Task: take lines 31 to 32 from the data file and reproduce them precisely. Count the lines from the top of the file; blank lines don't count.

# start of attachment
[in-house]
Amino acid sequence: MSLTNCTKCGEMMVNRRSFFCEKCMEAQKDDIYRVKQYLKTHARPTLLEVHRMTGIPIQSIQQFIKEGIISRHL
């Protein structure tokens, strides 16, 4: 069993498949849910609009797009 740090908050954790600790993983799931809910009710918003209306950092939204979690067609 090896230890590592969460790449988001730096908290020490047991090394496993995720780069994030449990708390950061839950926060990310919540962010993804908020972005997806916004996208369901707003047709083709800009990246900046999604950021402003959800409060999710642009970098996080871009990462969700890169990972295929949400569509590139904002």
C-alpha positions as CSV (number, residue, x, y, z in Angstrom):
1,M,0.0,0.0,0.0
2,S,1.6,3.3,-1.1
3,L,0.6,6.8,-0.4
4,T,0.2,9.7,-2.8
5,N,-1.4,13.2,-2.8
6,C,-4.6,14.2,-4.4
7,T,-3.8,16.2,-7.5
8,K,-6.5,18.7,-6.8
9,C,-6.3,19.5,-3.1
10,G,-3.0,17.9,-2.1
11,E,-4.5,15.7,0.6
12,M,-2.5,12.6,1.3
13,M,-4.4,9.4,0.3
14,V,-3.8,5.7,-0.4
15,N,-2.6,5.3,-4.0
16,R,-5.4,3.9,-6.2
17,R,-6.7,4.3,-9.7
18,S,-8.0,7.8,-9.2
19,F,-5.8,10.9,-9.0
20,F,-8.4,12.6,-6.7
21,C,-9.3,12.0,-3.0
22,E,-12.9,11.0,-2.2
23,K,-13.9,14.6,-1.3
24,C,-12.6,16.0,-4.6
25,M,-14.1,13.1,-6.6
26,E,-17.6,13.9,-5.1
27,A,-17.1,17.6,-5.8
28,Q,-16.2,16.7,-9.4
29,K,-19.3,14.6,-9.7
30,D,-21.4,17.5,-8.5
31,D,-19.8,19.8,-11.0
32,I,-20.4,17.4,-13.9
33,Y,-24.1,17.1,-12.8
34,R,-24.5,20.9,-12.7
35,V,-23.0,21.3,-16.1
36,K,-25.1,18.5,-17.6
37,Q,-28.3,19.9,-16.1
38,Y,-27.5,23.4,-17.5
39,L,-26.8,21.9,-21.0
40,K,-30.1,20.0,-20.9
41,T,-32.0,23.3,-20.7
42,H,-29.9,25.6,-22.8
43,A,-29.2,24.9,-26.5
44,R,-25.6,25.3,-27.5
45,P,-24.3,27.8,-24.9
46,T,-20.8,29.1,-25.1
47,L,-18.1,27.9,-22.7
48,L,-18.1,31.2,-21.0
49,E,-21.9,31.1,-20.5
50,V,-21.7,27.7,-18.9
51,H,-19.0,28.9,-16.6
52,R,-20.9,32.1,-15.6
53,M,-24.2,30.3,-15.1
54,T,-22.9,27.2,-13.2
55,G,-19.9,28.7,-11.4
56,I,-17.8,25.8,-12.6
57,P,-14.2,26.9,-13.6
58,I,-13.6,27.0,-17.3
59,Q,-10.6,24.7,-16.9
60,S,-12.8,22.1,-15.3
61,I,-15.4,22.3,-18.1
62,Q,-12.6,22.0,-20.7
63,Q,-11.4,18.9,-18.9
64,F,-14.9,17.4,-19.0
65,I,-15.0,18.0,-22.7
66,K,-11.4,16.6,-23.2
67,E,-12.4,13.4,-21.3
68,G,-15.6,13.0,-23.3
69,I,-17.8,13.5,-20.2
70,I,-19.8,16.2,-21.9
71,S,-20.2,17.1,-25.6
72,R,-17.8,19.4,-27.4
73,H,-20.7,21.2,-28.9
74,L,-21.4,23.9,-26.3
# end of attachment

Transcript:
27,A,-17.1,17.6,-5.8
28,Q,-16.2,16.7,-9.4